Alabama Republican Representative Mo Brooks asked if rocks are causing sea levels to rise at a hearing by the House Committee on Science, Space, and Technology titled "Using Technology to Address Climate Change."
While questioning Philip Duffy, president of Woods Hole Research Center, about what, in addition to climate change, might be contributing to rising sea levels, Brooks interjected with his theory, which suggested erosion is the culprit:
Every single year that we’re on Earth, you have huge tons of silt deposited by the Mississippi River, by the Amazon River, by the Nile, by every major river system — and for that matter, creek, all the way down to the smallest systems. And every time you have that soil or rock whatever it is that is deposited into the seas, that forces the sea levels to rise. Because now you’ve got less space in those oceans because the bottom is moving up.
Alabama Congressman Mo Brooks, a well-known climate change skeptic, argued that falling rocks cause sea level rise… https://t.co/kvbs4IS1gM— MSNBC (@MSNBC)1526622759.0
Brooks used the White Cliffs of Dover to support his theory, as well as California "where you have the waves crashing against the shorelines" and "you have the cliffs crash into the sea."
"All of that displaces the water which forces it to rise, does it not?" Brooks asked.
"I’m pretty sure that on human time scales, those are minuscule effects," Duffy replied.
Brooks then claimed that Antarctic ice is growing. Duffy countered that, saying that satellite records have documented "shrinkage of the Antarctic ice sheet and an acceleration of that shrinkage."
"I've got a NASA base in my district," Brooks said. "And apparently, they're telling you one thing and me a different thing."
But the NASA website notes that Antarctica's ice sheets have lost mass since 2002, and that "Sea level rise is caused primarily by two factors related to global warming: the added water from melting ice sheets and glaciers and the expansion of seawater as it warms."
The day after the hearing, the committee tweeted a Wall Street Journal op-ed denying that climate change causes rising sea levels.
The Sea Is Rising, but Not Because of Climate Change https://t.co/5IohGvDCHW— Sci, Space, & Tech GOP (@Sci, Space, & Tech GOP)1526577041.0
Brooks' comments immediately garnered criticism.
"One lawmaker said temperatures were not rising, another brought up global cooling, and Mo Brooks suggested land erosion caused rising sea level on a global scale. These are all members of the Science Committee," wrote CNN's Andrew Kaczynski.
Retired NASA astronaut Mark Kelly wrote: "Sad that some members on the science committee in the US House of Representatives don’t believe in science.
@RepMoBrooks, I’m sure there is an open desk in a fifth grade classroom somewhere in your district."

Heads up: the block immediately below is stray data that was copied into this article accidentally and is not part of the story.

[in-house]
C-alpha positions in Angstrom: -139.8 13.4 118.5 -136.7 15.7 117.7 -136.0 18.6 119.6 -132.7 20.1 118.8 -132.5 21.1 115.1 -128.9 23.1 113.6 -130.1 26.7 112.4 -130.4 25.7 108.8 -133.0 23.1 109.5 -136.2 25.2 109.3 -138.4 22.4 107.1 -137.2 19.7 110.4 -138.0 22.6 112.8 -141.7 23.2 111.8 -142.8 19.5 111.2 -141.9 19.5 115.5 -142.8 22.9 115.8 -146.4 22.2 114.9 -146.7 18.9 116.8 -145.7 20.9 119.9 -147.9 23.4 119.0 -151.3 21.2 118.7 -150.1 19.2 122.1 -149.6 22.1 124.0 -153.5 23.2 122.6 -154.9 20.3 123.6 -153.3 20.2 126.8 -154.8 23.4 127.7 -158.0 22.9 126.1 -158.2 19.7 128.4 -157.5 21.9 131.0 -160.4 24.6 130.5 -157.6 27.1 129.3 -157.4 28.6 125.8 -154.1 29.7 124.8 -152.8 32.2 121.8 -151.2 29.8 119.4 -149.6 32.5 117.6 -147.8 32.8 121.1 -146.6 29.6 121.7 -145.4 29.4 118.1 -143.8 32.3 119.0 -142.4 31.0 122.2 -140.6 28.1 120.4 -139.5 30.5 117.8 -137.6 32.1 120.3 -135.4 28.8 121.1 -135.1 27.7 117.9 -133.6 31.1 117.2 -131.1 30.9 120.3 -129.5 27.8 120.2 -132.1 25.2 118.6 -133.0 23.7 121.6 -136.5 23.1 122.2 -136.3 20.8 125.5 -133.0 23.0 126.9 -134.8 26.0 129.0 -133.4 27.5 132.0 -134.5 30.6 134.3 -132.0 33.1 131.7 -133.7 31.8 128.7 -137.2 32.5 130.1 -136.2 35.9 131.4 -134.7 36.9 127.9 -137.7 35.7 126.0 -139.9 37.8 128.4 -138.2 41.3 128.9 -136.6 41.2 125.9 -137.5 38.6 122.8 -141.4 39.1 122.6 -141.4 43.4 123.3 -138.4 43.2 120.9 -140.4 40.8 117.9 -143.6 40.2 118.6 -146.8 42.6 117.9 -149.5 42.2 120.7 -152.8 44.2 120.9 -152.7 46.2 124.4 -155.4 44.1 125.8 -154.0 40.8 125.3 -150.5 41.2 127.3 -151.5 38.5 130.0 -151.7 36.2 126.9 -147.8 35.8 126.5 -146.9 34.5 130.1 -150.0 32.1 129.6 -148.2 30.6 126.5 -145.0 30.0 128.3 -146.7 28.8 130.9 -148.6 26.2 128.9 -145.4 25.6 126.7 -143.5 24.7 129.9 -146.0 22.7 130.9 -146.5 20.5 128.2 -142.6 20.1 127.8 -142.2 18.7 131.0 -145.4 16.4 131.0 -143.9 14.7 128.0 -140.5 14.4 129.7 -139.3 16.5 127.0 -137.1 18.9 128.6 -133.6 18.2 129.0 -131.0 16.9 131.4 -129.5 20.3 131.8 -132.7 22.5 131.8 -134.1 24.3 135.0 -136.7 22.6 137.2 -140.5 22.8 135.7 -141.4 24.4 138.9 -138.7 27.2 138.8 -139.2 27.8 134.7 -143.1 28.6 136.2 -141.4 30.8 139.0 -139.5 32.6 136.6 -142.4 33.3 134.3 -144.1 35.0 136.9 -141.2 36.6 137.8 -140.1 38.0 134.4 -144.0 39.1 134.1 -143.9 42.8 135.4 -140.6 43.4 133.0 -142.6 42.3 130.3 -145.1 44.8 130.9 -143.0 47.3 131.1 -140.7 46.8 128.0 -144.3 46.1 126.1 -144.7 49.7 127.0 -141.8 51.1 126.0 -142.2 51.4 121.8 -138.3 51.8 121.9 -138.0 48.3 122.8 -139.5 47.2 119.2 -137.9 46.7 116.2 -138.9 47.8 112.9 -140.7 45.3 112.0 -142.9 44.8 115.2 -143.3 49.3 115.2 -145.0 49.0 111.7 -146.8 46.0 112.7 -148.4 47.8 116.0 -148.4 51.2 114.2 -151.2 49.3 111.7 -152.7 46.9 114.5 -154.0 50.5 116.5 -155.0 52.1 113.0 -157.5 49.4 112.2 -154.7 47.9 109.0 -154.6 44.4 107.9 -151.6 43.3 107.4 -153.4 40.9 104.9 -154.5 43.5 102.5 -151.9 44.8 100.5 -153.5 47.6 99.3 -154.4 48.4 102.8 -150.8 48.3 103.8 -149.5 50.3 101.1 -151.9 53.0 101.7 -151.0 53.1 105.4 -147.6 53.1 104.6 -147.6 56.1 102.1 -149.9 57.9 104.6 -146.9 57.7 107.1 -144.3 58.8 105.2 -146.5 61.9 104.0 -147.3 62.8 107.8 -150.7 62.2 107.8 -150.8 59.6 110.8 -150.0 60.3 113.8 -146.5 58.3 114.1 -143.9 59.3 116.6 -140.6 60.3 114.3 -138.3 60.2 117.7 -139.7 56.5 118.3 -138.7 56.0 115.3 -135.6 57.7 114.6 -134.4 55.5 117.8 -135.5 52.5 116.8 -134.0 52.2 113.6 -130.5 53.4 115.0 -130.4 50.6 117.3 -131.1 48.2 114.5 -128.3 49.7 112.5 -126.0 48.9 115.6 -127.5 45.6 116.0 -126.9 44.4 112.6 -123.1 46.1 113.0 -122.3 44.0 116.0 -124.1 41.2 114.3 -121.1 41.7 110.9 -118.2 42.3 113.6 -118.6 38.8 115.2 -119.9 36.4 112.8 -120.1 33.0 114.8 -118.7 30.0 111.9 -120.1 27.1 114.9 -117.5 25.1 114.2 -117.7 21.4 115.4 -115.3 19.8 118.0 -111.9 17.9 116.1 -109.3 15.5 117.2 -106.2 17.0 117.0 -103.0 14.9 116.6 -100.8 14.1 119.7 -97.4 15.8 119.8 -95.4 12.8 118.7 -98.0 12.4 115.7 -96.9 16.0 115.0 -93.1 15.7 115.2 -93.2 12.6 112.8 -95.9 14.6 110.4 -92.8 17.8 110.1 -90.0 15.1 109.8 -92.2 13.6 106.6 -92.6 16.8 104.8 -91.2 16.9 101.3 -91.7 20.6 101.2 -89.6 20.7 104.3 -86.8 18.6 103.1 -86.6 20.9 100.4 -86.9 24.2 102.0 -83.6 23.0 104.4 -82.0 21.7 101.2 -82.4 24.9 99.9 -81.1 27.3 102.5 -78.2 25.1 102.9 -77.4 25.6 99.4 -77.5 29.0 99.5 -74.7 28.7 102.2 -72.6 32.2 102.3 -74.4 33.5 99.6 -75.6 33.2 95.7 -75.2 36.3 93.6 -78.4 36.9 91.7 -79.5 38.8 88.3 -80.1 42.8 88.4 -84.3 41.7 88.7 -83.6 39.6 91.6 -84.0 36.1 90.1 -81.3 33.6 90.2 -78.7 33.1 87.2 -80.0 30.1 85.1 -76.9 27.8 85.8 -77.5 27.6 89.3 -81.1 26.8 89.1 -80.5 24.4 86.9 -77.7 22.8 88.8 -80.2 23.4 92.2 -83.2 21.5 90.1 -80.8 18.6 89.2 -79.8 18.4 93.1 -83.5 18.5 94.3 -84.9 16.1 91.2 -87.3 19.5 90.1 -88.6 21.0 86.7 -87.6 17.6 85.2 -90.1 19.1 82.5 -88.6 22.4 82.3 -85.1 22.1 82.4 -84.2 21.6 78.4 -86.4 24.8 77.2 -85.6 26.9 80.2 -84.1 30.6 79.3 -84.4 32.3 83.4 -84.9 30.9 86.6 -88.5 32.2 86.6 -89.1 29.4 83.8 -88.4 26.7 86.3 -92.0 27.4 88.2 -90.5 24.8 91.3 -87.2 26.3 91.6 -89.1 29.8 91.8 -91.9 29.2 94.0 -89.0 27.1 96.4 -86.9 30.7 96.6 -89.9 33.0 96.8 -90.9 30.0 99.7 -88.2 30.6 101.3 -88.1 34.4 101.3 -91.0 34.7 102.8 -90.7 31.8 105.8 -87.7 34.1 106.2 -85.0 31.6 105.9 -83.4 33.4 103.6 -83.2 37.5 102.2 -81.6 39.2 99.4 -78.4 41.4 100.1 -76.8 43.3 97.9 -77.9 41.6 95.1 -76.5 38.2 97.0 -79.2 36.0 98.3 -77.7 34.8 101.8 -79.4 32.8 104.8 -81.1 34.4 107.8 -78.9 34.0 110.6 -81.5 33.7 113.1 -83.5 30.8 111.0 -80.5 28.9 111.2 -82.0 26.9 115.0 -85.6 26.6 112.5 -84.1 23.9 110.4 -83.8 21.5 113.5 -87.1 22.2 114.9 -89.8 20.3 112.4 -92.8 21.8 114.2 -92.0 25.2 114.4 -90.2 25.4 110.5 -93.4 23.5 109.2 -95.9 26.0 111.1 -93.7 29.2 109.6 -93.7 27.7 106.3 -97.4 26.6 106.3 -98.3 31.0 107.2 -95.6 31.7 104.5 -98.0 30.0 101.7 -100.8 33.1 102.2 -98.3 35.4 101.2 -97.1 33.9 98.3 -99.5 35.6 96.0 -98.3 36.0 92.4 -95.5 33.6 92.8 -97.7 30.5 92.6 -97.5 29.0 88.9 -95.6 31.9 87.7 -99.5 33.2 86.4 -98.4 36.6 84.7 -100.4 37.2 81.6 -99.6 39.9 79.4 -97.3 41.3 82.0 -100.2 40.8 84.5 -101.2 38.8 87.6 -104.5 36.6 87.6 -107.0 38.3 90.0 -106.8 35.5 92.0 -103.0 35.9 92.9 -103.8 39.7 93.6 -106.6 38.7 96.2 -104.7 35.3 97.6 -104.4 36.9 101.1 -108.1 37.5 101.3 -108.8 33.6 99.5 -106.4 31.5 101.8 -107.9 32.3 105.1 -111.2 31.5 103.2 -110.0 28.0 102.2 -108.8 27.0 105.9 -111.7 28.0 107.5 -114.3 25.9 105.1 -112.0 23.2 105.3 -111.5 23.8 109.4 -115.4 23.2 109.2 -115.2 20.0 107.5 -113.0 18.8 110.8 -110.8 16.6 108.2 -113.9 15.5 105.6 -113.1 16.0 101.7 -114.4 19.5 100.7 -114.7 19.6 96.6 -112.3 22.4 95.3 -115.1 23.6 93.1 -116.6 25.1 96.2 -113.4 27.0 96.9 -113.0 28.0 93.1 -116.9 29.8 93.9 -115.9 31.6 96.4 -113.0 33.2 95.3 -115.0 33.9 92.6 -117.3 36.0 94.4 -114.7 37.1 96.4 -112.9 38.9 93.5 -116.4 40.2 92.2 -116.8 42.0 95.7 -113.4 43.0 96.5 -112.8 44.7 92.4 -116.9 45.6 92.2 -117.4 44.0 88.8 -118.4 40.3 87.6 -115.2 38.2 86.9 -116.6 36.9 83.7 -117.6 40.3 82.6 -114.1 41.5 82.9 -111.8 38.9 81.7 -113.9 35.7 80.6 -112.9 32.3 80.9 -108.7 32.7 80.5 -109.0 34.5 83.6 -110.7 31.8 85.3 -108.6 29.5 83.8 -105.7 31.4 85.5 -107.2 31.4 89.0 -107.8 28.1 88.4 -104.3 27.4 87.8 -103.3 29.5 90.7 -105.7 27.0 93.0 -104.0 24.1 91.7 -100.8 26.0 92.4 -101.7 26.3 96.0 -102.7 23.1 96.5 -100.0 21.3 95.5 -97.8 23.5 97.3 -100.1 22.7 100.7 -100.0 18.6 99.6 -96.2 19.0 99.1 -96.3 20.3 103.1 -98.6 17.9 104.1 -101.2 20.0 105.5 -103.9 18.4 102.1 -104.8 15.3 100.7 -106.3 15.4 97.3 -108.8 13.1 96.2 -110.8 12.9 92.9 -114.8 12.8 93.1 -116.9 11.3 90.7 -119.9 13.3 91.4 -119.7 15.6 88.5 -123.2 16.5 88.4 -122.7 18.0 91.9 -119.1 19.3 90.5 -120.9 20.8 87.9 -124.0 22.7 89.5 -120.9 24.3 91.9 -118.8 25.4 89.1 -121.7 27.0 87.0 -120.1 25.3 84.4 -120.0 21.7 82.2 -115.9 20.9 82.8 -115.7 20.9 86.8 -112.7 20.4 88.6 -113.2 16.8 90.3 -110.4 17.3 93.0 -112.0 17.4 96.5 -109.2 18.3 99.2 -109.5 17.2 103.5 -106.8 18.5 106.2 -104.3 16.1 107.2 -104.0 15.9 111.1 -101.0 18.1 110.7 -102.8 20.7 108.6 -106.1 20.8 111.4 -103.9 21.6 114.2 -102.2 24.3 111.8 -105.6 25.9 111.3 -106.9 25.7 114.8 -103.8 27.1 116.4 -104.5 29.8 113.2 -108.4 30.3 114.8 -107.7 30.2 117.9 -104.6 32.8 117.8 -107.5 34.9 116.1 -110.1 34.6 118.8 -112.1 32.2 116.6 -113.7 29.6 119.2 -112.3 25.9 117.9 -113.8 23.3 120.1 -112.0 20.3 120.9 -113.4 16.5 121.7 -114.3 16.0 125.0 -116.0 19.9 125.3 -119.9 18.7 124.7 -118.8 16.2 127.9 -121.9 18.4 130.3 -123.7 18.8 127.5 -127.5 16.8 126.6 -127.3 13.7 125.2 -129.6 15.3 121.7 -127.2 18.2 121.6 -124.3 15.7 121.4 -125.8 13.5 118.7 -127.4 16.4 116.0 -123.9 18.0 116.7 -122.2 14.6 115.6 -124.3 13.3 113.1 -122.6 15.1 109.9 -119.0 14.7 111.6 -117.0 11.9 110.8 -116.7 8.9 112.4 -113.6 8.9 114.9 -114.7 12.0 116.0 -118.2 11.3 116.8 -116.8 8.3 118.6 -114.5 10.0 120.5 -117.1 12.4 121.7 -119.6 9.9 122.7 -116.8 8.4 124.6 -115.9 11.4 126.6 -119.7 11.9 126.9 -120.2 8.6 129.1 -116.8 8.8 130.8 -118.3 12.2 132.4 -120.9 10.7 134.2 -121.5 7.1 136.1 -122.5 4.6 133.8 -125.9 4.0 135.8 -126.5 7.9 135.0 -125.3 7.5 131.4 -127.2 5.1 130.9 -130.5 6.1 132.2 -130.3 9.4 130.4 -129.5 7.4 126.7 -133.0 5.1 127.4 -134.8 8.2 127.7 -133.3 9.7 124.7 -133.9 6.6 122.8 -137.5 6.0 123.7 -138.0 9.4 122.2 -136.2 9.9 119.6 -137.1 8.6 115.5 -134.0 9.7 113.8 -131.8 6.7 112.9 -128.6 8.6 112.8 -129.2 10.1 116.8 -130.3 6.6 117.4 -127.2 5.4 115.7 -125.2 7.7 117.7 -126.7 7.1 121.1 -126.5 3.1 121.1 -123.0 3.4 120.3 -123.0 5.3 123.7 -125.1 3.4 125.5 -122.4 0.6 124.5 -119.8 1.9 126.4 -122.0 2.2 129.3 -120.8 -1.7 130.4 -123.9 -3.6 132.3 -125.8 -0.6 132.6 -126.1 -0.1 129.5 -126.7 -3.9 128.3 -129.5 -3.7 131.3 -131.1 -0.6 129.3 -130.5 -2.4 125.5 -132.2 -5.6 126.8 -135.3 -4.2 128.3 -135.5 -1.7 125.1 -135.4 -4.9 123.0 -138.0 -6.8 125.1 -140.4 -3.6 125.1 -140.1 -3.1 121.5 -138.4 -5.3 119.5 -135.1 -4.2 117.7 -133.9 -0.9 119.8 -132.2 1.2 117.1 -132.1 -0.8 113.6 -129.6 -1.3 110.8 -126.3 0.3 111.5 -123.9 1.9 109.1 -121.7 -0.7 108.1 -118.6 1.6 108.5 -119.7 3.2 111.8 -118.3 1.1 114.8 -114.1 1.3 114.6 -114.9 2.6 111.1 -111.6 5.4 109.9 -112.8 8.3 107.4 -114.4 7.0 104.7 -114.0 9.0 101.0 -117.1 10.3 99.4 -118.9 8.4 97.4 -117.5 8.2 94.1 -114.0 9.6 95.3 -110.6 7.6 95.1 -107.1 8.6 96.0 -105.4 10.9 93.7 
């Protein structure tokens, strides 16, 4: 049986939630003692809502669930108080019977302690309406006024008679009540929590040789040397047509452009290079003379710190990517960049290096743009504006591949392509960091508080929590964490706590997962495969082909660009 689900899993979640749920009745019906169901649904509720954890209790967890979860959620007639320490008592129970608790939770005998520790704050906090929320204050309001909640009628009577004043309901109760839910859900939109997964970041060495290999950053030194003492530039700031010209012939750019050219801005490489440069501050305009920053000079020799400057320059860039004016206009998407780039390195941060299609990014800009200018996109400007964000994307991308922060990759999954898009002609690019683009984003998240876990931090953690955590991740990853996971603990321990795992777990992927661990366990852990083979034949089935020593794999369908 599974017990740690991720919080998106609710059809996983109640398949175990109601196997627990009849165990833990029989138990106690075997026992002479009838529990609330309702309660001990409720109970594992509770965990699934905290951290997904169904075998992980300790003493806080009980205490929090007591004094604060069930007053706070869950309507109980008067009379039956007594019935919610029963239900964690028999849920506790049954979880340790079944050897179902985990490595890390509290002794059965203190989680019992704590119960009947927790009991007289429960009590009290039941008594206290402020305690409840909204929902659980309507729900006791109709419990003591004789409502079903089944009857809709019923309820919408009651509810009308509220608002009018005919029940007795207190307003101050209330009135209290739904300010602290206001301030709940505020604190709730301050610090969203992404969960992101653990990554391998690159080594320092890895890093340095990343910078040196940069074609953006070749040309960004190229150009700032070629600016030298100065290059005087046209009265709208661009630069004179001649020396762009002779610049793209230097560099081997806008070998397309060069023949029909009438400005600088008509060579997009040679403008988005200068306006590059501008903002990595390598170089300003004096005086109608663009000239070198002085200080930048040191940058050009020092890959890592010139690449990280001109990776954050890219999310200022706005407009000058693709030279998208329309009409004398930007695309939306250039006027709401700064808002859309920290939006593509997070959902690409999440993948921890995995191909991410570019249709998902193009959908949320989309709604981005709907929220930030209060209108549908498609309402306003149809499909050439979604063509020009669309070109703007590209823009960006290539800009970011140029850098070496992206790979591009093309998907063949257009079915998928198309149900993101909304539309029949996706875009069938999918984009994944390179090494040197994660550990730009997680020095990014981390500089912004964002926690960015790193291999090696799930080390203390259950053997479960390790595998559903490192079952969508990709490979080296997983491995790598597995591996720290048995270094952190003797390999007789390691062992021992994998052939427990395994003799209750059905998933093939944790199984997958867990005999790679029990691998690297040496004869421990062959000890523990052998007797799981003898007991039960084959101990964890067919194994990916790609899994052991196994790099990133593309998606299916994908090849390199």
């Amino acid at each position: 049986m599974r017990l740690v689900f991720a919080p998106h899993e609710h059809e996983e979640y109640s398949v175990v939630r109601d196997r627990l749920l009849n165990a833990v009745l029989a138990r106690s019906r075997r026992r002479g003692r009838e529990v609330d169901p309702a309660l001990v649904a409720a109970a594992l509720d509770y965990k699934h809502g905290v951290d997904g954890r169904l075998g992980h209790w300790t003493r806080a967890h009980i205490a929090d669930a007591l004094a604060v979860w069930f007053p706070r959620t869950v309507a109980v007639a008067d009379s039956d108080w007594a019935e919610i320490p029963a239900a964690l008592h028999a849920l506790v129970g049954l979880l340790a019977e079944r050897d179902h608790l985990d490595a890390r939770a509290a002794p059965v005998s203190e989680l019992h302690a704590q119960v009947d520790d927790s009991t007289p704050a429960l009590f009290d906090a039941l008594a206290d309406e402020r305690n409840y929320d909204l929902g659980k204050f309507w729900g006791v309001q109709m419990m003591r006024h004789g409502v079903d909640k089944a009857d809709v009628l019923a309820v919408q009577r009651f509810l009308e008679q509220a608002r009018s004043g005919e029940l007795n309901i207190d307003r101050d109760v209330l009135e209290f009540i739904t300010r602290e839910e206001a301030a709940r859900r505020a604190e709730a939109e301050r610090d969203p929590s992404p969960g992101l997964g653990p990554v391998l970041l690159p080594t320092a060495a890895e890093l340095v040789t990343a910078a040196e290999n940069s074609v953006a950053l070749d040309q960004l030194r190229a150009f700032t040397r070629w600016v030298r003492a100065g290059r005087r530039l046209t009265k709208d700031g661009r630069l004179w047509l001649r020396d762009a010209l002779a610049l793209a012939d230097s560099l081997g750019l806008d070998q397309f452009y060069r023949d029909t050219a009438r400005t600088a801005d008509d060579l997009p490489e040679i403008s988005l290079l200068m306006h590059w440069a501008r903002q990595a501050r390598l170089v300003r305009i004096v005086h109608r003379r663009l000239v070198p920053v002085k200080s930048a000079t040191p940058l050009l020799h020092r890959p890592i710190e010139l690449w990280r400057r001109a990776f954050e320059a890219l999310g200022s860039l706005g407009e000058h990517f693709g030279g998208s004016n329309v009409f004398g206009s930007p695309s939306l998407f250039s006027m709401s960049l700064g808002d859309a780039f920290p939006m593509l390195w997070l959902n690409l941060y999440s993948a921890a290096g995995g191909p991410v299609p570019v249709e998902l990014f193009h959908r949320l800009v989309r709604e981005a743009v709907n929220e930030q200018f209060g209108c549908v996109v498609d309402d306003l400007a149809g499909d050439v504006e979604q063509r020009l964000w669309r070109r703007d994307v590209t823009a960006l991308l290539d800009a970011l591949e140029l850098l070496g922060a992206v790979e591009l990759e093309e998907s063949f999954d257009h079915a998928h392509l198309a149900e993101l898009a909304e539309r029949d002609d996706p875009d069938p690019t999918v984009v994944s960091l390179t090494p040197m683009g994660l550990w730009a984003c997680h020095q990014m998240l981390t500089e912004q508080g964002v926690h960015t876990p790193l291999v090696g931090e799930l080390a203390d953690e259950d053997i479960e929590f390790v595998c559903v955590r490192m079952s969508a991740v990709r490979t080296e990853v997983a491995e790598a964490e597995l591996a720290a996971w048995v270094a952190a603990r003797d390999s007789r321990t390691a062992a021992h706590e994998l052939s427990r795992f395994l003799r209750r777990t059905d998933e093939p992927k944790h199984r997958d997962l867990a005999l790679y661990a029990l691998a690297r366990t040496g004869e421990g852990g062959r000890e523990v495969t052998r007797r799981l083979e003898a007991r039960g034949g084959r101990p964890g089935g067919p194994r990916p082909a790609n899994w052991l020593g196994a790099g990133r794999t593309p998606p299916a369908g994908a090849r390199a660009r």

Sad that some members on the science committee in the US House of Representatives don’t believe in science.… https://t.co/c4czQdrajH— Mark Kelly (@Mark Kelly)1526592565.0
"We need @BillNye to help out Rep. Mo Brooks and explain sea level rise," wrote one Twitter user, referring to the science educator and television personality."
We need @BillNye to help out Rep. Mo Brooks and explain sea level rise. Rep. Brooks believes that land erosion cou… https://t.co/2BUcB6n7a6— Red T Raccoon (@Red T Raccoon)1526583409.0
Journalist Dan Rather also weighed in. "Climate change and resulting sea level rise is not fake news. And it can't be lost amidst all the other noise of our current news cycle," he said.
Meanwhile, THIS was happening in our House of Representative yesterday. The whole article is worth a read and a sha… https://t.co/FqAMGrK0fx— Dan Rather (@Dan Rather)1526586210.0
Others merely let the politician's words speak for themselves.
Speaking to CNN afterward, Duffy, who worked on climate change policy in the Obama administration, said that he expected skepticism from the committee and that he had never heard an explanation quite like the one Brooks provided.
"None of that is new," Duffy said. "They've been doing that forever."
Meanwhile, Jim Bridenstine, the new administrator of NASA, held a town hall at the agency's headquarters. Bridenstine had earlier come under fire during his Senate confirmation hearing for his past remarks denying climate change. This time, however, when questioned by a moderator, he appeared to have changed his mind.
"As far as my position on climate change and how it’s evolved, I’ll be very open,” Bridenstine said.
I don’t deny that consensus that the climate is changing. In fact, I fully believe and know that the climate is changing. I also know that we humans beings are contributing to it in a major way. Carbon dioxide is a greenhouse gas. We’re putting it into the atmosphere in volumes that we haven’t seen, and that greenhouse gas is warming the planet. That is absolutely happening, and we are responsible for it.